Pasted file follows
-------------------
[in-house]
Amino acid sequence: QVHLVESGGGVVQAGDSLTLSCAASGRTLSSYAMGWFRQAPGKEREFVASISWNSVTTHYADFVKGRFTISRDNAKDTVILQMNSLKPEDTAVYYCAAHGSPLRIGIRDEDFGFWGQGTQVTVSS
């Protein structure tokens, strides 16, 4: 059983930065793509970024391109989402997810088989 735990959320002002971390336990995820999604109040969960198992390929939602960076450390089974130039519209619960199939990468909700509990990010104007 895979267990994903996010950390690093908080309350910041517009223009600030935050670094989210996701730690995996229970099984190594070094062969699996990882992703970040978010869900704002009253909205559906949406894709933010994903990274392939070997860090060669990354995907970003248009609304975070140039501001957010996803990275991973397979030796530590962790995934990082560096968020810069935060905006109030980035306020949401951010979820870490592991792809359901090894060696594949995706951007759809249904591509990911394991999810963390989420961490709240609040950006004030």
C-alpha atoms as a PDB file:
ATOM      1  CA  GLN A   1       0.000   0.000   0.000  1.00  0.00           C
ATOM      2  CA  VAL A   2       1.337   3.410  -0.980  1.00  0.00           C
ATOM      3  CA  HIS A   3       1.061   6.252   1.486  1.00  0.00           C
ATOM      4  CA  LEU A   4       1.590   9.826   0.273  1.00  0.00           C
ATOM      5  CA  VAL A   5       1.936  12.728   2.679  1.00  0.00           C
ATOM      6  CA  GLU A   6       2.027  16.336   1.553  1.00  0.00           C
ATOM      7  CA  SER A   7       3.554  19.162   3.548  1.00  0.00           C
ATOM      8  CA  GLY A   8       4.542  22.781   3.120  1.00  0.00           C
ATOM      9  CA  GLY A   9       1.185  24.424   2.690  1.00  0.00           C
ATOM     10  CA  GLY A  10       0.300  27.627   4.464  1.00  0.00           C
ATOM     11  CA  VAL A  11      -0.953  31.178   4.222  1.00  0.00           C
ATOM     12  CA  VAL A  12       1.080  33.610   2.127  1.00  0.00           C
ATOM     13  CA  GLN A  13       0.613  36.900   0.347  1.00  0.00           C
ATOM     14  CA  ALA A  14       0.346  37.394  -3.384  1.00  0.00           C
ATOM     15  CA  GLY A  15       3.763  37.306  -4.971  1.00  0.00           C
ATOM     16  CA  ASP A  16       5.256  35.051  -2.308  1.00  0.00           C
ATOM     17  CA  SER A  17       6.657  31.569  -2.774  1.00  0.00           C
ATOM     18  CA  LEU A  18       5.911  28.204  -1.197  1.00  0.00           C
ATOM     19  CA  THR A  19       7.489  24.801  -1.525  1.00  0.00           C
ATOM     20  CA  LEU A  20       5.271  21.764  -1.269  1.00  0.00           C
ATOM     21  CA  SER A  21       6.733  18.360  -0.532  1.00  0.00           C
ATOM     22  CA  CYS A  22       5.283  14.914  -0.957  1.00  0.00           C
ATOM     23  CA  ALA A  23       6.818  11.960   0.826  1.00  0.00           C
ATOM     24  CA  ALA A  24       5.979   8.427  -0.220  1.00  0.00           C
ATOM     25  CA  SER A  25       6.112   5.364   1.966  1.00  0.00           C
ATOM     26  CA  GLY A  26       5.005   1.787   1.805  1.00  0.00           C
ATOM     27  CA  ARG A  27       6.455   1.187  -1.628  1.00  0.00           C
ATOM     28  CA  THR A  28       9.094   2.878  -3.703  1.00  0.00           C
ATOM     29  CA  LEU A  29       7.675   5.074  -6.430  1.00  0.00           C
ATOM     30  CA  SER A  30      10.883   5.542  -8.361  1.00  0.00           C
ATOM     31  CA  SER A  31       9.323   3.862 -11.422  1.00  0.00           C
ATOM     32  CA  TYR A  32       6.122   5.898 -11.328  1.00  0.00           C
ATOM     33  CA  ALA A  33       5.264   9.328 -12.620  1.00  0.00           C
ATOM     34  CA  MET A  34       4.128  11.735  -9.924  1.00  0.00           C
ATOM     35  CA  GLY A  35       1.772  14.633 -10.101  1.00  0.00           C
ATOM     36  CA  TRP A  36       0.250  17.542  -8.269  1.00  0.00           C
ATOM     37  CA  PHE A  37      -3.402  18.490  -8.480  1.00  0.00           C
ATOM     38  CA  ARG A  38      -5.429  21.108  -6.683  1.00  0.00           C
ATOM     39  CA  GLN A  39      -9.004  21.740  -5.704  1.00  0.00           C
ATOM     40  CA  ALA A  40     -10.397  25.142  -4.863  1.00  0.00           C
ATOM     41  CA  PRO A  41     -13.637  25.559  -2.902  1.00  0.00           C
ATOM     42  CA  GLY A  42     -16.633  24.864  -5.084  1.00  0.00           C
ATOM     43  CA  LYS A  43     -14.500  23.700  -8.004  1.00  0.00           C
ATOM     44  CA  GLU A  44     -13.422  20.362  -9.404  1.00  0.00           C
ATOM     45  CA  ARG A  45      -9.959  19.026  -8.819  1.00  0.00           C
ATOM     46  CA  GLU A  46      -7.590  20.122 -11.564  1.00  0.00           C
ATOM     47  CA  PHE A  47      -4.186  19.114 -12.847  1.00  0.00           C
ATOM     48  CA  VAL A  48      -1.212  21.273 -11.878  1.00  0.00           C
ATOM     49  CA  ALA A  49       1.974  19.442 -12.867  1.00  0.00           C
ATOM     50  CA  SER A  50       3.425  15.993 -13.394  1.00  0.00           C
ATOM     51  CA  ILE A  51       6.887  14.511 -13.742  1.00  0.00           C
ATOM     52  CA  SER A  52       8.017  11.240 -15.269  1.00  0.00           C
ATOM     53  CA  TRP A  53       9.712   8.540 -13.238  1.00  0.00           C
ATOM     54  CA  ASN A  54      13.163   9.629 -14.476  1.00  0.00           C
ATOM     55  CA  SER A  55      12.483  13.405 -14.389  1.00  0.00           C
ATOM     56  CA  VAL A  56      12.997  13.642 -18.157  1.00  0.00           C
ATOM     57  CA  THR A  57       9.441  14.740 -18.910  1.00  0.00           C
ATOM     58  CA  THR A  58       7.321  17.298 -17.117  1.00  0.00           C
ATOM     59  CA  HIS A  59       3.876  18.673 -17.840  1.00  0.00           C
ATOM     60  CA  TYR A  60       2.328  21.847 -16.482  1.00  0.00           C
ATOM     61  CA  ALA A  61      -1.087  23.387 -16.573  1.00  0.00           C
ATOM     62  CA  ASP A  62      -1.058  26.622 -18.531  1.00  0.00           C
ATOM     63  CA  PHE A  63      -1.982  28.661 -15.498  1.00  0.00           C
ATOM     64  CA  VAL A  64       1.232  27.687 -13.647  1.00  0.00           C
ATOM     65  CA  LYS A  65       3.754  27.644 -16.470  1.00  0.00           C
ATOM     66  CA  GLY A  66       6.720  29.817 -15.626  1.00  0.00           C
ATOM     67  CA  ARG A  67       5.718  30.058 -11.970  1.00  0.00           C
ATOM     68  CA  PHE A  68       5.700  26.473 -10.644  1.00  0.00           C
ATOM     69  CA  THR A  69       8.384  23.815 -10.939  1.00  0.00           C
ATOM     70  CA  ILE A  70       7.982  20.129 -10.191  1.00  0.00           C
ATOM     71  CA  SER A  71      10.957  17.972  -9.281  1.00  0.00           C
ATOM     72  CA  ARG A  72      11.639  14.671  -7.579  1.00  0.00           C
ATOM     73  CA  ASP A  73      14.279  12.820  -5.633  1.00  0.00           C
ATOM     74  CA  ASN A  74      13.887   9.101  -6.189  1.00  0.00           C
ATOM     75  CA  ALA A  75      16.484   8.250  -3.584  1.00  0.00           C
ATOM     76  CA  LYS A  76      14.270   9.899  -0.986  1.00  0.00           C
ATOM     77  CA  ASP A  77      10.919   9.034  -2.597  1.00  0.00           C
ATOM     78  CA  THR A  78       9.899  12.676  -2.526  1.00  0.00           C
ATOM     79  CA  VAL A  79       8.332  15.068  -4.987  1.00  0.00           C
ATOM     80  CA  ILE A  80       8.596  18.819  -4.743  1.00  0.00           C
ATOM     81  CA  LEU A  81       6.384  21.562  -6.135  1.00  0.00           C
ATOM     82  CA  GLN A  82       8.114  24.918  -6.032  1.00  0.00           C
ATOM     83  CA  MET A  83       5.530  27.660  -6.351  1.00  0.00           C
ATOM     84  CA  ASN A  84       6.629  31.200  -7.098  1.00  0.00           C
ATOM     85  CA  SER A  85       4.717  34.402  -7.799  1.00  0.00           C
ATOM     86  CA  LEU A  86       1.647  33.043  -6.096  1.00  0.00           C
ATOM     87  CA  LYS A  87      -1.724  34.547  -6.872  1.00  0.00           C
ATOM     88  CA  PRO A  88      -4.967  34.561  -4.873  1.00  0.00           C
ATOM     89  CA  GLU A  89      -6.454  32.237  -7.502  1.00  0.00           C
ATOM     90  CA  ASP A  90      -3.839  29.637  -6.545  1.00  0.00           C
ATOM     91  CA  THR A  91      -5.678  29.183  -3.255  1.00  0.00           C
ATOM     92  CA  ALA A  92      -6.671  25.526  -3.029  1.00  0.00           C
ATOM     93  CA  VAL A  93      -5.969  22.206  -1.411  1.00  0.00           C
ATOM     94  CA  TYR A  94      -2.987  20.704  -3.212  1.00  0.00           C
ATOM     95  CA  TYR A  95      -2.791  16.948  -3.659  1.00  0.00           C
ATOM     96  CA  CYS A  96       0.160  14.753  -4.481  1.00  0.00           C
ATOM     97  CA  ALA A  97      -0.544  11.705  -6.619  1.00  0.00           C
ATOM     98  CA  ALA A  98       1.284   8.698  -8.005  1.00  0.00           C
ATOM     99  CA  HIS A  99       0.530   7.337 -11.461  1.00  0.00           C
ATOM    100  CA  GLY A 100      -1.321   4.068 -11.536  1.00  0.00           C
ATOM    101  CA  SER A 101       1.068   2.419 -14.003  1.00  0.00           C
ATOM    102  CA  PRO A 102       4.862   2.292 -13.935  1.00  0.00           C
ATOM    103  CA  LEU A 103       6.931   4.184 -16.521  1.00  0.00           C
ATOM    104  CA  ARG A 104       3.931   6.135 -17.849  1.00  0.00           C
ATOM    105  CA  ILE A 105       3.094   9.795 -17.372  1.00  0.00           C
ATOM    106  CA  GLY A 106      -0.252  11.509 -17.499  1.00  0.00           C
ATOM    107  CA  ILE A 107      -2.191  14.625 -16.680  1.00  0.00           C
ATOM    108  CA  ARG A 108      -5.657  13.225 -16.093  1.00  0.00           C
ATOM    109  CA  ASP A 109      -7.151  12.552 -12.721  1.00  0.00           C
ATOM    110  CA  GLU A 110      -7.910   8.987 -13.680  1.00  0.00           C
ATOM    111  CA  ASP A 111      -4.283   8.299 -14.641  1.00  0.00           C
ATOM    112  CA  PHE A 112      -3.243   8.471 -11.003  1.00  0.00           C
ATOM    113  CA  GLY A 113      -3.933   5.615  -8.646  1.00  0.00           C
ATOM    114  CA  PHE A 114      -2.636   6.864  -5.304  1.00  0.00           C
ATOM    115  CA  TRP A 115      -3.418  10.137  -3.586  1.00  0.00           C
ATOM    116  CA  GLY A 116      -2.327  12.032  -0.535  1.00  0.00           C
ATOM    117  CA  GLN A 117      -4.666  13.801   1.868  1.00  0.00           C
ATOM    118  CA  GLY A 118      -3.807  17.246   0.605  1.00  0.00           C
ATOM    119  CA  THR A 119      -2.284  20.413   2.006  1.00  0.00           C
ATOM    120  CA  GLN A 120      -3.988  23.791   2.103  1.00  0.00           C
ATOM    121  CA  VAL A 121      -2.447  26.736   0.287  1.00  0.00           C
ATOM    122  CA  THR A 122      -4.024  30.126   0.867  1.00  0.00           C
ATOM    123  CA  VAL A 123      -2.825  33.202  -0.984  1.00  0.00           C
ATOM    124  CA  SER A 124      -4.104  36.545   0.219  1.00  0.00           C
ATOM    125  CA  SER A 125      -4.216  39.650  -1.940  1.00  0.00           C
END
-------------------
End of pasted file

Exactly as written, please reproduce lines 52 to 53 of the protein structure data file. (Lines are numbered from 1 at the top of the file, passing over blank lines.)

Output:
ATOM     48  CA  VAL A  48      -1.212  21.273 -11.878  1.00  0.00           C
ATOM     49  CA  ALA A  49       1.974  19.442 -12.867  1.00  0.00           C